Artificial dolphin feeding as a tourist attraction is practised in many countries, such as Australia, the United States, New Zealand and Cuba [25, 26, 27, 28, 29]. However, currently, this activity is enshrouded in controversy [30] due to negative consequences, such as changes in animal diet, changes in territorial behaviour, problems associated with the ingestion of non-fresh food products, and consumption of harmful food products due to inappropriate food supply. At the same time, the artificial supply of food can lead dolphins to beg people to give them food, which can lead to an increase in the number of human-induced injuries, such as being run over by ships, or dolphins being caught in fishing traps or ingesting hooks and other fishing-related paraphernalia [29, 31, 32].

Brazilian environmental legislation does not contain any regulations prohibiting the artificial feeding of wildlife. However, such activity is banned by the internal regulations of protected areas such as Serra dos Órgãos National Park, in Rio de Janeiro, and Iguaçu National Park in Paraná [33, 34]. Despite the lack of a federal regulation banning the feeding of wildlife, Law 9,605/1998 does establish a penalty of three months to one year of imprisonment, plus a fine, to any person involved in harassment, mistreatment, harm or mutilation of wild animals, domestic or domesticated, native or exotic. Likewise, Article 30 of Presidential Decree 6.514/2008 establishes fines for anyone intentionally harassing any kind of cetacean, pinnipeds (seals) or sirenians (sea cows and manatees) in Brazilian waters.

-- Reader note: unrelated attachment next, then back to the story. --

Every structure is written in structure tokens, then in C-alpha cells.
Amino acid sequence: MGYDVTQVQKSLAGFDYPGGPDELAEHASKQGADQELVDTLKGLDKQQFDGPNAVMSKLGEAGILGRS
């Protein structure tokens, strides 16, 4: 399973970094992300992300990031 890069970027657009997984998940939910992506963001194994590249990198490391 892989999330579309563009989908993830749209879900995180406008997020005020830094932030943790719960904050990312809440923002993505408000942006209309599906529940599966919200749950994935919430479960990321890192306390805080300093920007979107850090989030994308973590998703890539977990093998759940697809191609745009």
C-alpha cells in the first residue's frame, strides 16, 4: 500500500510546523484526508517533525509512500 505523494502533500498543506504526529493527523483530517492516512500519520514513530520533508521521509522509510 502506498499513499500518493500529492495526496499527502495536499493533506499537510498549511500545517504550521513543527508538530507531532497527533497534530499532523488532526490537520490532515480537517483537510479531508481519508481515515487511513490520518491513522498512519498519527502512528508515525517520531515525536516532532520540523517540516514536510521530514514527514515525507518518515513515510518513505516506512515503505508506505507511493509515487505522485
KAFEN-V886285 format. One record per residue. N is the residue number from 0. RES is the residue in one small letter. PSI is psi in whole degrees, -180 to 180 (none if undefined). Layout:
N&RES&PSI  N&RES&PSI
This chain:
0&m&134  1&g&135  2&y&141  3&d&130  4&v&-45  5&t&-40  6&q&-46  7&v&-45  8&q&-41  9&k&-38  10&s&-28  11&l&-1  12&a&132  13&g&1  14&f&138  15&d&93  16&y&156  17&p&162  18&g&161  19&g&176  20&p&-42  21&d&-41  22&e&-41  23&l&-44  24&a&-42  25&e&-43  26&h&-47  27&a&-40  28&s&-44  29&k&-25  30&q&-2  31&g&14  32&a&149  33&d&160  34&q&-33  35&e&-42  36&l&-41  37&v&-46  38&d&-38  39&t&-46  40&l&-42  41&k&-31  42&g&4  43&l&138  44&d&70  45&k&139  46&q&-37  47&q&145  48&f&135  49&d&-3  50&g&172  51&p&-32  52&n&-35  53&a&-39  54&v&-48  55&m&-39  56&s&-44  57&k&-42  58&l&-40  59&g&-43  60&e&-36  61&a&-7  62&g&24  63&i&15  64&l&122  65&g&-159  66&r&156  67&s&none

Considering this scenario, this chapter discusses the challenges and advances related to the process of participatory planning of tourism with Amazon River dolphins in the Brazilian Amazon, which has resulted in the passing of a series of guidelines and regulations that significantly reduce the risks for tourists and dolphins alike, improving the tourist experience and promoting the population’s awareness of animal life. Our goal is to present means and strategies that can support the development of future projects and public policies aimed at management of wildlife tourism in other areas.


3. Interactive tourism with Amazon River dolphins